As a breeder, I know that ponies I sell are affected by changes in location and management. It’s therefore a topic I ponder on a regular basis since I’m finding new homes for ponies on a regular basis. It was natural for me, then, to ponder the impact of change on an entire herd of ponies when I learned of changes afoot. So when I then learned of research addressing the topic from a perspective I’d never considered before, I was immediately curious.
The research involved a comparative study of the gut microbiomes of two equine populations living adjacent to each other. Gut microbiomes play crucial roles in health, “…such as training the immune system early in life, metabolism, and synthesis of vitamins.” (1) The research was inspired by findings that in humans, “…lifestyle strongly influences the composition and diversity of the gastrointestinal microbiome.” (2) The researchers hypothesized that domestication of equines, which involved a significant change in lifestyle, has impacted the quantity and diversity of their gut flora. Similar changes have been documented in comparative studies of hunter-gatherers and modern day humans. For the comparative analysis, the researchers studied a herd of Przewalski’s horses, thought to be the only undomesticated equine population, and a herd of domestic horses living on a range next door. Both herds were in Mongolia. The researchers used fecal microbiomes as a proxy for gut microbiomes.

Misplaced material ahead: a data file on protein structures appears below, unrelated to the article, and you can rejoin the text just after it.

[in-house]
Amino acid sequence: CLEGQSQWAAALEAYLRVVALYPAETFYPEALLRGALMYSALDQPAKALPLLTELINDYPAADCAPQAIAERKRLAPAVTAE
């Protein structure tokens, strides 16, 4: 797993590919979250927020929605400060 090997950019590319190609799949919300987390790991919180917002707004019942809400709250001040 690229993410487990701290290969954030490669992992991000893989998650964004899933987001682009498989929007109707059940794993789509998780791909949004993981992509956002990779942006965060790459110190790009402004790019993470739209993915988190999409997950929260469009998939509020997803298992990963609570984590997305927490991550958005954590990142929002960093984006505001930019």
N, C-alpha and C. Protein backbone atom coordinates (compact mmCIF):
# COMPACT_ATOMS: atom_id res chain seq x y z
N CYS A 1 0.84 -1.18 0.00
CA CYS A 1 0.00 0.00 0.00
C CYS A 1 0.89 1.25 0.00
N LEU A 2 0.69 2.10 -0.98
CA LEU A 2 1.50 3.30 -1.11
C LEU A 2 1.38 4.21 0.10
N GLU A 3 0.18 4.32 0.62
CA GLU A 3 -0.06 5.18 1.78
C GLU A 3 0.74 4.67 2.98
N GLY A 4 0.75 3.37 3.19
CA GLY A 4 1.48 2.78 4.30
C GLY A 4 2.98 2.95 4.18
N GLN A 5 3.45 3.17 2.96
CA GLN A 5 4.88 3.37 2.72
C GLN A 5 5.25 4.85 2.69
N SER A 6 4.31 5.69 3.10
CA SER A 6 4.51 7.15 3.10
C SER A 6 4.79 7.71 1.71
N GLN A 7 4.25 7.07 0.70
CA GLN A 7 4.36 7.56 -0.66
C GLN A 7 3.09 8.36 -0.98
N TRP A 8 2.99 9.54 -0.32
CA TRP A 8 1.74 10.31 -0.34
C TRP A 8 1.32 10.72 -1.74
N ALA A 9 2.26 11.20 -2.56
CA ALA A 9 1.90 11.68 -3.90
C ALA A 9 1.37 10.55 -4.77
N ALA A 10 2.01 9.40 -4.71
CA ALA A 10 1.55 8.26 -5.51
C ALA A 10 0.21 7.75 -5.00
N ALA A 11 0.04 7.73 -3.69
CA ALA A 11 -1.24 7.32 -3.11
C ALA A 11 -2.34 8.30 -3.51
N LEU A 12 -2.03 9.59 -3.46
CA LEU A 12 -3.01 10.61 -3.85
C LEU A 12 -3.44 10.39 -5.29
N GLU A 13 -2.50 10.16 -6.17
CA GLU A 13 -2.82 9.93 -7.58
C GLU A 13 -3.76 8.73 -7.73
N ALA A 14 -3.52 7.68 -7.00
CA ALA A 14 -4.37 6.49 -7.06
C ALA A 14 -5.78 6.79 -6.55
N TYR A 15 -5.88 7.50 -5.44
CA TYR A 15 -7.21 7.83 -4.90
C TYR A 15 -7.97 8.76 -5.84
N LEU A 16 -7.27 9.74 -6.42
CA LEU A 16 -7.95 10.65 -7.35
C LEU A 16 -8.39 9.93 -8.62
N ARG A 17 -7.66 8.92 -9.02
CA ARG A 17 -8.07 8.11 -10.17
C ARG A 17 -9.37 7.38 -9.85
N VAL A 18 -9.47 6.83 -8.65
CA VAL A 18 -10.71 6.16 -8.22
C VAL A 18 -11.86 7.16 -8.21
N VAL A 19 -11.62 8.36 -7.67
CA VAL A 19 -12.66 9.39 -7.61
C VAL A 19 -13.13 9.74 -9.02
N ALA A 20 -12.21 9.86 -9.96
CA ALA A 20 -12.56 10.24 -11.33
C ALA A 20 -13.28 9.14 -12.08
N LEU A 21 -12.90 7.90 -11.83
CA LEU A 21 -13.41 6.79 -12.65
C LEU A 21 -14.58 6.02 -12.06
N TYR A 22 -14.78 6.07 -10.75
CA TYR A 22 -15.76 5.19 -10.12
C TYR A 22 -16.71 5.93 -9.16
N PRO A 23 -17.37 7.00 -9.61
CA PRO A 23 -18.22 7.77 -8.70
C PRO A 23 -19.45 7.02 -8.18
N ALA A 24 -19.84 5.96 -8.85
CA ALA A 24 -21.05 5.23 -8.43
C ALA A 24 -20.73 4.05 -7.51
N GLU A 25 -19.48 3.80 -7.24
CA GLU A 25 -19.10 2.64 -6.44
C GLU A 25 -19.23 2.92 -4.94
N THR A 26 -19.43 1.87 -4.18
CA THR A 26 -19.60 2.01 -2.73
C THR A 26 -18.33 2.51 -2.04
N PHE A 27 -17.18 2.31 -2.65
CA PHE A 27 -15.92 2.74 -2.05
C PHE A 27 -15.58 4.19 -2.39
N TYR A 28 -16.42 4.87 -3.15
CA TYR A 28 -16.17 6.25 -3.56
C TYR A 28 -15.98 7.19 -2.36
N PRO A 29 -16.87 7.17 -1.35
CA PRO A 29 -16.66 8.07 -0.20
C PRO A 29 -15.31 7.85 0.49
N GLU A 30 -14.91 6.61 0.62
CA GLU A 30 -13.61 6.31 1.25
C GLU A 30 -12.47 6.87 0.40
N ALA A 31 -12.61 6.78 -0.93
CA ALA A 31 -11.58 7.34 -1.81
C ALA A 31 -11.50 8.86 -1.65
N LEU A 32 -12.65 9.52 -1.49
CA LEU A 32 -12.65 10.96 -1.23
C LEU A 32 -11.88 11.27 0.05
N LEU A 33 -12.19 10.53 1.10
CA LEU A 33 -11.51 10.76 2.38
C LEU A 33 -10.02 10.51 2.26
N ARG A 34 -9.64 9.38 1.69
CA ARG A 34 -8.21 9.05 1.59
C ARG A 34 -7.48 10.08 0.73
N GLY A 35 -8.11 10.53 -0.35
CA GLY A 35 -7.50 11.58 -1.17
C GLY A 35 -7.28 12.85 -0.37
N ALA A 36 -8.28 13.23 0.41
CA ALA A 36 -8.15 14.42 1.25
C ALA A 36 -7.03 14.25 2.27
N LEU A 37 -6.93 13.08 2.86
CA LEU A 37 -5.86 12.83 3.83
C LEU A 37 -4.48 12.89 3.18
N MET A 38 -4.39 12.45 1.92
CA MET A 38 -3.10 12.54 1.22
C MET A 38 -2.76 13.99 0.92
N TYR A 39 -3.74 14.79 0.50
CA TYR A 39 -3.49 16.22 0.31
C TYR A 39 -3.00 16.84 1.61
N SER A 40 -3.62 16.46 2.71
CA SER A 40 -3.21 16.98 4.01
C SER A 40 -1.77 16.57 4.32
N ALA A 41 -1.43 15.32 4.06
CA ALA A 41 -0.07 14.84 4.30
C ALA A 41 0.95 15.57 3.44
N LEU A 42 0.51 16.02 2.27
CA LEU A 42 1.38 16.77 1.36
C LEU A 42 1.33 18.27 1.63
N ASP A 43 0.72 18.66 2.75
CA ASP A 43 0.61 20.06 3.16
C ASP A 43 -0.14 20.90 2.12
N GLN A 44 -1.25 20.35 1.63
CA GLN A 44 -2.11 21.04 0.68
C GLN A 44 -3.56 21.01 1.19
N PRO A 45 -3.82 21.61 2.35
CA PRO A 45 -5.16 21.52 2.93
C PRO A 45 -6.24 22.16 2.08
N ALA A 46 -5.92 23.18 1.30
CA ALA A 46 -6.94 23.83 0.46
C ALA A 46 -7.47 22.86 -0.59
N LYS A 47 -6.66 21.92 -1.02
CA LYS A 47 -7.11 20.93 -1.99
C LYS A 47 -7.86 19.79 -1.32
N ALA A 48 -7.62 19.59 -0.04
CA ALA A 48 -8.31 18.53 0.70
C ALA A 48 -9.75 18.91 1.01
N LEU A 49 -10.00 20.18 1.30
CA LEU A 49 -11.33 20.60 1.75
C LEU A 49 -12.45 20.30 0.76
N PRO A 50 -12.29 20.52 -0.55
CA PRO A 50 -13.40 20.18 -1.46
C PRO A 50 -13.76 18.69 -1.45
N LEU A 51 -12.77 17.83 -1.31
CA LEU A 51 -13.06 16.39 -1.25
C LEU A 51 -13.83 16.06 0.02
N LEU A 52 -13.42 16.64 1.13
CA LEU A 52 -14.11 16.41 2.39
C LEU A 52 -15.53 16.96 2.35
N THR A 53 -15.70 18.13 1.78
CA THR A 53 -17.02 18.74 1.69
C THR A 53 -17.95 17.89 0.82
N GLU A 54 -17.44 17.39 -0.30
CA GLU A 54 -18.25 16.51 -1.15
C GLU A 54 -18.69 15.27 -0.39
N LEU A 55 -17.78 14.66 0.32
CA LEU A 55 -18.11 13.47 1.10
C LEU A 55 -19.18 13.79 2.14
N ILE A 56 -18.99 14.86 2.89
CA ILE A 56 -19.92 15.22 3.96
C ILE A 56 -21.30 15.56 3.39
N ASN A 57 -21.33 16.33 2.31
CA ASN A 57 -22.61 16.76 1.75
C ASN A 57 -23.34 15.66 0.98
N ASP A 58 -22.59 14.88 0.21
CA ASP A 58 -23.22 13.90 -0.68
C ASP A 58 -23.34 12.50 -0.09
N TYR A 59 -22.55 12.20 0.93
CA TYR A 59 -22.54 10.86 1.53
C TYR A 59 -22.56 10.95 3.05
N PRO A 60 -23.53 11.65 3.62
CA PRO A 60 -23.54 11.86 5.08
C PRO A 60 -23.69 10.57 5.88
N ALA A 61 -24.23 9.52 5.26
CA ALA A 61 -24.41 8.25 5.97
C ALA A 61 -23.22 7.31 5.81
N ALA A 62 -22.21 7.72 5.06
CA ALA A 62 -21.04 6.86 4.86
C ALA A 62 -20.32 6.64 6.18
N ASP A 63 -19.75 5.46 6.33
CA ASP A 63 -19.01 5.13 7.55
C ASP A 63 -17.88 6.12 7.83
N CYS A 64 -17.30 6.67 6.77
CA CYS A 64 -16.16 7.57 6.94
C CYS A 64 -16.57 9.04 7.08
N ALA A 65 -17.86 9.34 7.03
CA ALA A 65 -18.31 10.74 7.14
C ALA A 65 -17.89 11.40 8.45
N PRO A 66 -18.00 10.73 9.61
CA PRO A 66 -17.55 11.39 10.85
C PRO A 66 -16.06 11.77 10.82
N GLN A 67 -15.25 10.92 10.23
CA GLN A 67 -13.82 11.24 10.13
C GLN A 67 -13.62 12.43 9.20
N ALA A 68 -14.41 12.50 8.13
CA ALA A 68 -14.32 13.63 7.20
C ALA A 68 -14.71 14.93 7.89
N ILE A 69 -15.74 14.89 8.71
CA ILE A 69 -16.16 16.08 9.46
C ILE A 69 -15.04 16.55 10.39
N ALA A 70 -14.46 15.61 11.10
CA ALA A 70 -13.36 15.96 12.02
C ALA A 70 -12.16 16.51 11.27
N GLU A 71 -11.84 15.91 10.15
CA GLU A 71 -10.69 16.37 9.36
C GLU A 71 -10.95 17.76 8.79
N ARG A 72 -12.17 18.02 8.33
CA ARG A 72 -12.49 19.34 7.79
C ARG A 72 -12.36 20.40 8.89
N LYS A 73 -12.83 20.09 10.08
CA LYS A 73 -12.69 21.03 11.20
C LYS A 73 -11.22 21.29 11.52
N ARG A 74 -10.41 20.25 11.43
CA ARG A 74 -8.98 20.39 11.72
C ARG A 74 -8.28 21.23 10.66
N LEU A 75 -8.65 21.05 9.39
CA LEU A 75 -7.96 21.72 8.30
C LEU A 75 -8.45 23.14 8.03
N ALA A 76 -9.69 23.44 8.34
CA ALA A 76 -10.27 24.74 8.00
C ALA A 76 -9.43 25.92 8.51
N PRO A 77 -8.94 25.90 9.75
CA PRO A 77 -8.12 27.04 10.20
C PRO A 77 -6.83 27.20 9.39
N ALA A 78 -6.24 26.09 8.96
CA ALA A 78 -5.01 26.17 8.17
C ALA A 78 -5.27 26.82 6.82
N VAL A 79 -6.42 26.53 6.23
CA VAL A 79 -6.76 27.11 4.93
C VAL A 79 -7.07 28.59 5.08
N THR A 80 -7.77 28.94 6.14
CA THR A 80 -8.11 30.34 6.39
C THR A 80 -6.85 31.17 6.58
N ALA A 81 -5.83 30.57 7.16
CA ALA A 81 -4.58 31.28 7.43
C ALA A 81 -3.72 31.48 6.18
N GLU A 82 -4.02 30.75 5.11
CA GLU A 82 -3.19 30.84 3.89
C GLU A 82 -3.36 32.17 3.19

The researchers found that the primitive horses had distinct and more diverse populations of fecal microbes than the domesticated horses. They also found that the primitive horses that had been born in zoos and relocated to the wild range had a different microbial profile than the primitive horses that had lived their entire lives in more natural conditions. The researchers concluded that it was likely that diet played at least a partial role in the different microbial populations. The dietary differences were in part due to availability but also due to choice. The exact role of dietary influence on microbiome populations requires further study.
The reason that I had been pondering the impact of change in location and management of an entire herd of course has to do with Fell Ponies. A herd of Fell Ponies has recently been moved onto a fell farm in Cumbria. Many of the ponies have never been on a fell, and the common knowledge in our breed is that it takes Fell Ponies homed away from the fell years if ever to adjust to being re-felled. I have been pondering what questions we might ask to study this herd and its re-felling.
Questions about the fecal microbiome of the ponies hadn’t occurred to me regarding the herd being re-felled. But this research suggests that there may be differences in microbiomes between ponies living on the fell and ponies living elsewhere. Perhaps there is a role for microbiome manipulation in helping ponies be re-felled. It would be fascinating to find out!
Metcalf, Jessica, et al. “Evaluating the impact of domestication and captivity on the horse gut microbiome,” Scientific Reports, 14 November 2017, as downloaded 8/17/18 from https://www.nature.com/articles/s41598-017-15375-9.pdf
Same as #1.